Kinetics of viral load and antibody response in relation to COVID-19 severity

By Wang Y, Zhang L, Sang L, et al
Published August 31, 2020

Key Takeaways

The causative agent for coronavirus 2019 (COVID-19) pneumonia is severe acute respiratory syndrome coronavirus 2 (SARS-CoV-2). Researchers sought to report on the kinetics, tissue distribution, cross-reactivity, and neutralization antibody response in patients with COVID-19. In this study, they enrolled two groups of patients with RT-PCR–confirmed COVID-19: 12 severely ill patients in intensive care units who required mechanical ventilation and 11 mildly ill patients in isolation wards. Assessment of serial clinical samples revealed viral shedding in a variety of tissues for 20–40 days after onset of disease in most of the severely ill patients (8/12, 66.7%), while viral shedding was restricted to the respiratory tract in the majority of mildly ill patients, with no detectable virus RNA 10 days after onset (9/11, 81.8%). Relative to the severe group, mildly ill patients showed significantly lower IgM response. Most patients in both the groups showed IgG responses at 9 days after onset; these remained at a high level throughout the study. Patients with COVID-19 but not patients with MERS had antibodies cross-reactive to SARS-CoV and SARS-CoV-2. Both severely and mildly ill patients showed high levels of neutralizing antibodies after about 10 days of onset, which were higher in the severe group. Sera from patients with COVID-19, but not from convalescent patients with SARS or Middle East respiratory syndrome (MERS), inhibited SARS-CoV-2 entry. In patients’ plasma, anti–SARS-CoV-2 S and N IgG levels exhibited a moderate association with neutralization titers. This study thereby yields further information concerning the immune response in humans after SARS-CoV-2 infection.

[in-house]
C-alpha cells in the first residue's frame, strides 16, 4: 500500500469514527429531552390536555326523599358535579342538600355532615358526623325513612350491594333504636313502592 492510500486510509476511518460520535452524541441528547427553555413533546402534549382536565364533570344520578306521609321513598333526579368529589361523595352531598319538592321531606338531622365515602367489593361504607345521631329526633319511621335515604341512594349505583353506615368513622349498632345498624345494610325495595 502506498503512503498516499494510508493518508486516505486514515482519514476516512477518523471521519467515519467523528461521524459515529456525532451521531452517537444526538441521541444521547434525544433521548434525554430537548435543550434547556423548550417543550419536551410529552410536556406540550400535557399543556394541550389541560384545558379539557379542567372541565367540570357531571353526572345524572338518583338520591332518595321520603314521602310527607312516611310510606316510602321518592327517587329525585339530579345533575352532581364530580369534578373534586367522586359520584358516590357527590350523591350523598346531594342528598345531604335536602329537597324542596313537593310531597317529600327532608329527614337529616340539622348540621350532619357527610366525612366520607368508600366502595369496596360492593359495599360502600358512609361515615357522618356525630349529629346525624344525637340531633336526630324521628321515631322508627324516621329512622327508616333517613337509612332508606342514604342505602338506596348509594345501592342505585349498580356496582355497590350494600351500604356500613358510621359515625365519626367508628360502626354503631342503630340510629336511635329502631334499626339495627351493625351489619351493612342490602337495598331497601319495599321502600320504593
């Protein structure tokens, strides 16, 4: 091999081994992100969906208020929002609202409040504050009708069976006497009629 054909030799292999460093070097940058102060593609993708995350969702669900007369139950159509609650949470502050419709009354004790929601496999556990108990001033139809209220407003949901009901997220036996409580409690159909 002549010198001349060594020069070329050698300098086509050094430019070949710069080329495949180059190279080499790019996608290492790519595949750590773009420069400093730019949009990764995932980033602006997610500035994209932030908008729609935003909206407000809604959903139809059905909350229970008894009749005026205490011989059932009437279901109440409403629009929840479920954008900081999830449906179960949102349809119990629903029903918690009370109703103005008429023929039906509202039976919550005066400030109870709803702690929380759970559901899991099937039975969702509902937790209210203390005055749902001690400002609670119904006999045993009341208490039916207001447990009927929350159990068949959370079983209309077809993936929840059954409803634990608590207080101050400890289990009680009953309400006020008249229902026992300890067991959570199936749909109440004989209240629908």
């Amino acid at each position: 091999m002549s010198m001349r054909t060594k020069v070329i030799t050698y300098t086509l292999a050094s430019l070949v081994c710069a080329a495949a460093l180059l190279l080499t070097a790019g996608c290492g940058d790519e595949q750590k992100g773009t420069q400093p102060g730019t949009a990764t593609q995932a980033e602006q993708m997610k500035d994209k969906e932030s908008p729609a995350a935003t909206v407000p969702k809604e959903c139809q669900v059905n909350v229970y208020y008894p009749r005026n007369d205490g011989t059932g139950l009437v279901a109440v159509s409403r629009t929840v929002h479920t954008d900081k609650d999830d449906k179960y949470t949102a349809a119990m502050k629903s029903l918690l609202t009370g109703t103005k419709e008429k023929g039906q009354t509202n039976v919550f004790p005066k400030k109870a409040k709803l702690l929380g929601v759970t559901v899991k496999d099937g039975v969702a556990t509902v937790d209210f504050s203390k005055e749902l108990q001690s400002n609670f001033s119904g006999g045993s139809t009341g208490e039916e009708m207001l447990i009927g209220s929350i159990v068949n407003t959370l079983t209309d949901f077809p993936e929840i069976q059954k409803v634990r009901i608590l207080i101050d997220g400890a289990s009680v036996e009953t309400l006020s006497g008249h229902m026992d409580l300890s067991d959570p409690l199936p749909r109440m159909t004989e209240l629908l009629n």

Read the full article on Journal of Clinical Investigation.

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